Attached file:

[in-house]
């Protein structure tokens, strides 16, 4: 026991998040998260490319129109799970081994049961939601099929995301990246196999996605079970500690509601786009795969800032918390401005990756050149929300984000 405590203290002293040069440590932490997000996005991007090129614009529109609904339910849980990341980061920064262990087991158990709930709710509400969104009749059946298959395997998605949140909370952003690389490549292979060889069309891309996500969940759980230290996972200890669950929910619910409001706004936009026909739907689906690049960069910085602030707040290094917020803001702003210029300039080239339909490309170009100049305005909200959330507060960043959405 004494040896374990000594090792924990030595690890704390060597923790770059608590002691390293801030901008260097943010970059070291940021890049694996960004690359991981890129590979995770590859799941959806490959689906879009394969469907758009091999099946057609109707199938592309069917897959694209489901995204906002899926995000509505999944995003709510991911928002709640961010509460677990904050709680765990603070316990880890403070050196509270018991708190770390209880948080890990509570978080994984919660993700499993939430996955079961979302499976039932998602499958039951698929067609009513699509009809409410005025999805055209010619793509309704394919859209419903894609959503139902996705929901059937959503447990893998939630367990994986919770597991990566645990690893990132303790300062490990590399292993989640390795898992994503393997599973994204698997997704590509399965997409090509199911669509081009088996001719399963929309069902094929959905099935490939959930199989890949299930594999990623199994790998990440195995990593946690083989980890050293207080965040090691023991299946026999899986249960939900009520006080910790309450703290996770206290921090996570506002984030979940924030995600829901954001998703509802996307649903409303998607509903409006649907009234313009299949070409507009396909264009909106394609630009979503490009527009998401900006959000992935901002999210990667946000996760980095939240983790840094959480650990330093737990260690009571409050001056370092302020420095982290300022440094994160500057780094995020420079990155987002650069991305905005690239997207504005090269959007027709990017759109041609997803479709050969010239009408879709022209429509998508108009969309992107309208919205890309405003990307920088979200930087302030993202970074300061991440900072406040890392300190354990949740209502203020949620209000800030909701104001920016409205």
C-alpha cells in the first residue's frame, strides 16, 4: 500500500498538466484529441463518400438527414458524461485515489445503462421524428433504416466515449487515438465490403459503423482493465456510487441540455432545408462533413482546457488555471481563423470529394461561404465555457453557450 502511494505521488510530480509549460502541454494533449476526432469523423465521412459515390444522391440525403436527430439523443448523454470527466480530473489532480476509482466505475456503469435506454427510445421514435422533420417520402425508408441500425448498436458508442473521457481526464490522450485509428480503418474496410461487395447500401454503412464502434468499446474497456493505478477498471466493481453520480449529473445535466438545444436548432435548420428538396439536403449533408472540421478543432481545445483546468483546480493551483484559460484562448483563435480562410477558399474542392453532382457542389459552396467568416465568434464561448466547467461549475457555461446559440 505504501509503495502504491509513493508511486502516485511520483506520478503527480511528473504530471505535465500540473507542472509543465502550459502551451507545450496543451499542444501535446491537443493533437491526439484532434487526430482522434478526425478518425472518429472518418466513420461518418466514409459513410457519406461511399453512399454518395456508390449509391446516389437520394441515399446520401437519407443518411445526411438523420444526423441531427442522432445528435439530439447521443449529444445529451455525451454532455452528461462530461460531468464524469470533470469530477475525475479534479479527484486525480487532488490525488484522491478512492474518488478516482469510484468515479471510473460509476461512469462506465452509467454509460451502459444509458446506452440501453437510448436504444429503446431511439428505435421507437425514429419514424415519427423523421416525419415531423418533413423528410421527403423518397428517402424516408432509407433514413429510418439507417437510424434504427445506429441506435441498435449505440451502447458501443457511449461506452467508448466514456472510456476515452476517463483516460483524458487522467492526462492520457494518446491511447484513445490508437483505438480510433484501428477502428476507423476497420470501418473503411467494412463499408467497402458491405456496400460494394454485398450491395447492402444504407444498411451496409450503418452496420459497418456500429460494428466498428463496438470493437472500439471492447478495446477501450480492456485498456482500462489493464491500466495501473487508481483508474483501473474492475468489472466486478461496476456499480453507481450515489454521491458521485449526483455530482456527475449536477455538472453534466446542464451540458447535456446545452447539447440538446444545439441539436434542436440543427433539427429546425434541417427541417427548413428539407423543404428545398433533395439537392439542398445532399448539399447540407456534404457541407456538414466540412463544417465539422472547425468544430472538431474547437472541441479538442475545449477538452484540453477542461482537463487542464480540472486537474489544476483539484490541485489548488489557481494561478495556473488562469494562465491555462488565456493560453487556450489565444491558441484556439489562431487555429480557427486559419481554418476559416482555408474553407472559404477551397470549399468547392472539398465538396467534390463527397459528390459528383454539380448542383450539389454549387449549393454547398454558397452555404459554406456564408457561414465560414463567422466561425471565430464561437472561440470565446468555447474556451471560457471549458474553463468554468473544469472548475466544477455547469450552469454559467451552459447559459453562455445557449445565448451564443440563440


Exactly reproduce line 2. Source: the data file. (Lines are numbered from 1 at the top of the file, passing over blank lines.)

């Protein structure tokens, strides 16, 4: 026991998040998260490319129109799970081994049961939601099929995301990246196999996605079970500690509601786009795969800032918390401005990756050149929300984000 405590203290002293040069440590932490997000996005991007090129614009529109609904339910849980990341980061920064262990087991158990709930709710509400969104009749059946298959395997998605949140909370952003690389490549292979060889069309891309996500969940759980230290996972200890669950929910619910409001706004936009026909739907689906690049960069910085602030707040290094917020803001702003210029300039080239339909490309170009100049305005909200959330507060960043959405 004494040896374990000594090792924990030595690890704390060597923790770059608590002691390293801030901008260097943010970059070291940021890049694996960004690359991981890129590979995770590859799941959806490959689906879009394969469907758009091999099946057609109707199938592309069917897959694209489901995204906002899926995000509505999944995003709510991911928002709640961010509460677990904050709680765990603070316990880890403070050196509270018991708190770390209880948080890990509570978080994984919660993700499993939430996955079961979302499976039932998602499958039951698929067609009513699509009809409410005025999805055209010619793509309704394919859209419903894609959503139902996705929901059937959503447990893998939630367990994986919770597991990566645990690893990132303790300062490990590399292993989640390795898992994503393997599973994204698997997704590509399965997409090509199911669509081009088996001719399963929309069902094929959905099935490939959930199989890949299930594999990623199994790998990440195995990593946690083989980890050293207080965040090691023991299946026999899986249960939900009520006080910790309450703290996770206290921090996570506002984030979940924030995600829901954001998703509802996307649903409303998607509903409006649907009234313009299949070409507009396909264009909106394609630009979503490009527009998401900006959000992935901002999210990667946000996760980095939240983790840094959480650990330093737990260690009571409050001056370092302020420095982290300022440094994160500057780094995020420079990155987002650069991305905005690239997207504005090269959007027709990017759109041609997803479709050969010239009408879709022209429509998508108009969309992107309208919205890309405003990307920088979200930087302030993202970074300061991440900072406040890392300190354990949740209502203020949620209000800030909701104001920016409205």